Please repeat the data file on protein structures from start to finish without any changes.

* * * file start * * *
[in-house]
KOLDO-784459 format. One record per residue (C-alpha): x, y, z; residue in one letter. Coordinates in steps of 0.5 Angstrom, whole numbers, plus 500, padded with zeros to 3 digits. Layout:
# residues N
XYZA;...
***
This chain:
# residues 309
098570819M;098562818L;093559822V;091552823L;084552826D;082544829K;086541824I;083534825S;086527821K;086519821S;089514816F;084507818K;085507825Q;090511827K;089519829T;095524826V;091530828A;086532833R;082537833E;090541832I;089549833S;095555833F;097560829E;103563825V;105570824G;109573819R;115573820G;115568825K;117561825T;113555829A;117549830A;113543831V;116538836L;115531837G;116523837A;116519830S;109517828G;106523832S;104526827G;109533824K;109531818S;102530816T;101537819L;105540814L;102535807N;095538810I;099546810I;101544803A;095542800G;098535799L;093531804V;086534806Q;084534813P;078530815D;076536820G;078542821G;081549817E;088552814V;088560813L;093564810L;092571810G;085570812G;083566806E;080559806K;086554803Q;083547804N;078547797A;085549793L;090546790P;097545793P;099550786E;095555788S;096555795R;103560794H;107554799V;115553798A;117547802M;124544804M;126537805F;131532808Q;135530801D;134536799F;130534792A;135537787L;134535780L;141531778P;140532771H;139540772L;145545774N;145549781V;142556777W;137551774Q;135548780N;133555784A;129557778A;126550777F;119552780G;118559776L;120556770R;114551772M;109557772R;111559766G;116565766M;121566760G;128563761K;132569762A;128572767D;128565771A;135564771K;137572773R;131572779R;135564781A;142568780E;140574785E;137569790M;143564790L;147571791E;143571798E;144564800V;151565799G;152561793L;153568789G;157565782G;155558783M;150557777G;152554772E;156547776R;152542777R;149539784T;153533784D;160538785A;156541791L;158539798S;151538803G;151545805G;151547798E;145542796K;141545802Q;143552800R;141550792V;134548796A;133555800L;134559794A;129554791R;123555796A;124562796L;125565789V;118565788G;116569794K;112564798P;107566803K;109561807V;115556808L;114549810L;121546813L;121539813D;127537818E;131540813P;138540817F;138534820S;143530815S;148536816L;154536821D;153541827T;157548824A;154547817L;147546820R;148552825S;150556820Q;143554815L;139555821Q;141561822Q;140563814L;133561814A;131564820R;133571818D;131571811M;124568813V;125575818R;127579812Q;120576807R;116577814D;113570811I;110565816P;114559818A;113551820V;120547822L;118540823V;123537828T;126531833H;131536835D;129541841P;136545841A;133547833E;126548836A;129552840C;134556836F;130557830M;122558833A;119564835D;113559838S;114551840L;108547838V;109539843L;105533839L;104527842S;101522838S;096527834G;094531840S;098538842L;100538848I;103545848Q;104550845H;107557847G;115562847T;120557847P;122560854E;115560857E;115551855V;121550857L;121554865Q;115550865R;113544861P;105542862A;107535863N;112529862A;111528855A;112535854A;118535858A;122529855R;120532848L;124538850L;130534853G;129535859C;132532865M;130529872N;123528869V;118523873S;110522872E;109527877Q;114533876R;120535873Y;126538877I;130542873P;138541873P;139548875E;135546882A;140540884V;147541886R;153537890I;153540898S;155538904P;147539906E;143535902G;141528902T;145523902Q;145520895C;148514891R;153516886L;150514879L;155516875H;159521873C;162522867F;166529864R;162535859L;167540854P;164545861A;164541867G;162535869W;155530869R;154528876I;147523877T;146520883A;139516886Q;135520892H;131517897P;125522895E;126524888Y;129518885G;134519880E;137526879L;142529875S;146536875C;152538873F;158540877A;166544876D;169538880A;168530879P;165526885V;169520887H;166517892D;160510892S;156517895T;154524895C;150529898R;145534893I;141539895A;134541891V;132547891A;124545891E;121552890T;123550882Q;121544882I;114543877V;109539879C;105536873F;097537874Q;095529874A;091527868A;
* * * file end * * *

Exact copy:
[in-house]
KOLDO-784459 format. One record per residue (C-alpha): x, y, z; residue in one letter. Coordinates in steps of 0.5 Angstrom, whole numbers, plus 500, padded with zeros to 3 digits. Layout:
# residues N
XYZA;...
***
This chain:
# residues 309
098570819M;098562818L;093559822V;091552823L;084552826D;082544829K;086541824I;083534825S;086527821K;086519821S;089514816F;084507818K;085507825Q;090511827K;089519829T;095524826V;091530828A;086532833R;082537833E;090541832I;089549833S;095555833F;097560829E;103563825V;105570824G;109573819R;115573820G;115568825K;117561825T;113555829A;117549830A;113543831V;116538836L;115531837G;116523837A;116519830S;109517828G;106523832S;104526827G;109533824K;109531818S;102530816T;101537819L;105540814L;102535807N;095538810I;099546810I;101544803A;095542800G;098535799L;093531804V;086534806Q;084534813P;078530815D;076536820G;078542821G;081549817E;088552814V;088560813L;093564810L;092571810G;085570812G;083566806E;080559806K;086554803Q;083547804N;078547797A;085549793L;090546790P;097545793P;099550786E;095555788S;096555795R;103560794H;107554799V;115553798A;117547802M;124544804M;126537805F;131532808Q;135530801D;134536799F;130534792A;135537787L;134535780L;141531778P;140532771H;139540772L;145545774N;145549781V;142556777W;137551774Q;135548780N;133555784A;129557778A;126550777F;119552780G;118559776L;120556770R;114551772M;109557772R;111559766G;116565766M;121566760G;128563761K;132569762A;128572767D;128565771A;135564771K;137572773R;131572779R;135564781A;142568780E;140574785E;137569790M;143564790L;147571791E;143571798E;144564800V;151565799G;152561793L;153568789G;157565782G;155558783M;150557777G;152554772E;156547776R;152542777R;149539784T;153533784D;160538785A;156541791L;158539798S;151538803G;151545805G;151547798E;145542796K;141545802Q;143552800R;141550792V;134548796A;133555800L;134559794A;129554791R;123555796A;124562796L;125565789V;118565788G;116569794K;112564798P;107566803K;109561807V;115556808L;114549810L;121546813L;121539813D;127537818E;131540813P;138540817F;138534820S;143530815S;148536816L;154536821D;153541827T;157548824A;154547817L;147546820R;148552825S;150556820Q;143554815L;139555821Q;141561822Q;140563814L;133561814A;131564820R;133571818D;131571811M;124568813V;125575818R;127579812Q;120576807R;116577814D;113570811I;110565816P;114559818A;113551820V;120547822L;118540823V;123537828T;126531833H;131536835D;129541841P;136545841A;133547833E;126548836A;129552840C;134556836F;130557830M;122558833A;119564835D;113559838S;114551840L;108547838V;109539843L;105533839L;104527842S;101522838S;096527834G;094531840S;098538842L;100538848I;103545848Q;104550845H;107557847G;115562847T;120557847P;122560854E;115560857E;115551855V;121550857L;121554865Q;115550865R;113544861P;105542862A;107535863N;112529862A;111528855A;112535854A;118535858A;122529855R;120532848L;124538850L;130534853G;129535859C;132532865M;130529872N;123528869V;118523873S;110522872E;109527877Q;114533876R;120535873Y;126538877I;130542873P;138541873P;139548875E;135546882A;140540884V;147541886R;153537890I;153540898S;155538904P;147539906E;143535902G;141528902T;145523902Q;145520895C;148514891R;153516886L;150514879L;155516875H;159521873C;162522867F;166529864R;162535859L;167540854P;164545861A;164541867G;162535869W;155530869R;154528876I;147523877T;146520883A;139516886Q;135520892H;131517897P;125522895E;126524888Y;129518885G;134519880E;137526879L;142529875S;146536875C;152538873F;158540877A;166544876D;169538880A;168530879P;165526885V;169520887H;166517892D;160510892S;156517895T;154524895C;150529898R;145534893I;141539895A;134541891V;132547891A;124545891E;121552890T;123550882Q;121544882I;114543877V;109539879C;105536873F;097537874Q;095529874A;091527868A;